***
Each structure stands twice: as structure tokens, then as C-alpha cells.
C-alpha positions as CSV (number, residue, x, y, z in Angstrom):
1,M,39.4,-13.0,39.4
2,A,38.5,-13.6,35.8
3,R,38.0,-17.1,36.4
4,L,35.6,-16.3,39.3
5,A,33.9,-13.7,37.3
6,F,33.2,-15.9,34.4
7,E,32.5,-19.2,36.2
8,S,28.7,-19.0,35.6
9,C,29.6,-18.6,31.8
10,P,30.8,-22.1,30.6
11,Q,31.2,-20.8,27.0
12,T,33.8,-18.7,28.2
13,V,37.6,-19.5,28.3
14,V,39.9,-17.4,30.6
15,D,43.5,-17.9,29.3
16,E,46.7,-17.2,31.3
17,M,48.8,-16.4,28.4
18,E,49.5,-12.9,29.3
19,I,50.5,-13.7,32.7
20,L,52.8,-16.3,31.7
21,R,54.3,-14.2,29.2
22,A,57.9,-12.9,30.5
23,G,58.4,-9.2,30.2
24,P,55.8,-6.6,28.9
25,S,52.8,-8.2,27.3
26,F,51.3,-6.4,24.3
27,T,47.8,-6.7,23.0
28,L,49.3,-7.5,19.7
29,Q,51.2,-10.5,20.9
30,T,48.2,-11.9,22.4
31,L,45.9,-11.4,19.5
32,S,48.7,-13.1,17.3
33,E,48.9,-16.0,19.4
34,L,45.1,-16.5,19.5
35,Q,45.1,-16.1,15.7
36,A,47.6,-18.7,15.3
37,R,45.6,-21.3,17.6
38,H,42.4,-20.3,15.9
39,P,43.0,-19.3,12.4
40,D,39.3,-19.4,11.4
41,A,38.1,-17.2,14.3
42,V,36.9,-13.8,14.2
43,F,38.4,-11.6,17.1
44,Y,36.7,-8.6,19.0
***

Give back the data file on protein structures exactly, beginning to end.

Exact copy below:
Each structure stands twice: as structure tokens, then as C-alpha cells.
C-alpha positions as CSV (number, residue, x, y, z in Angstrom):
1,M,39.4,-13.0,39.4
2,A,38.5,-13.6,35.8
3,R,38.0,-17.1,36.4
4,L,35.6,-16.3,39.3
5,A,33.9,-13.7,37.3
6,F,33.2,-15.9,34.4
7,E,32.5,-19.2,36.2
8,S,28.7,-19.0,35.6
9,C,29.6,-18.6,31.8
10,P,30.8,-22.1,30.6
11,Q,31.2,-20.8,27.0
12,T,33.8,-18.7,28.2
13,V,37.6,-19.5,28.3
14,V,39.9,-17.4,30.6
15,D,43.5,-17.9,29.3
16,E,46.7,-17.2,31.3
17,M,48.8,-16.4,28.4
18,E,49.5,-12.9,29.3
19,I,50.5,-13.7,32.7
20,L,52.8,-16.3,31.7
21,R,54.3,-14.2,29.2
22,A,57.9,-12.9,30.5
23,G,58.4,-9.2,30.2
24,P,55.8,-6.6,28.9
25,S,52.8,-8.2,27.3
26,F,51.3,-6.4,24.3
27,T,47.8,-6.7,23.0
28,L,49.3,-7.5,19.7
29,Q,51.2,-10.5,20.9
30,T,48.2,-11.9,22.4
31,L,45.9,-11.4,19.5
32,S,48.7,-13.1,17.3
33,E,48.9,-16.0,19.4
34,L,45.1,-16.5,19.5
35,Q,45.1,-16.1,15.7
36,A,47.6,-18.7,15.3
37,R,45.6,-21.3,17.6
38,H,42.4,-20.3,15.9
39,P,43.0,-19.3,12.4
40,D,39.3,-19.4,11.4
41,A,38.1,-17.2,14.3
42,V,36.9,-13.8,14.2
43,F,38.4,-11.6,17.1
44,Y,36.7,-8.6,19.0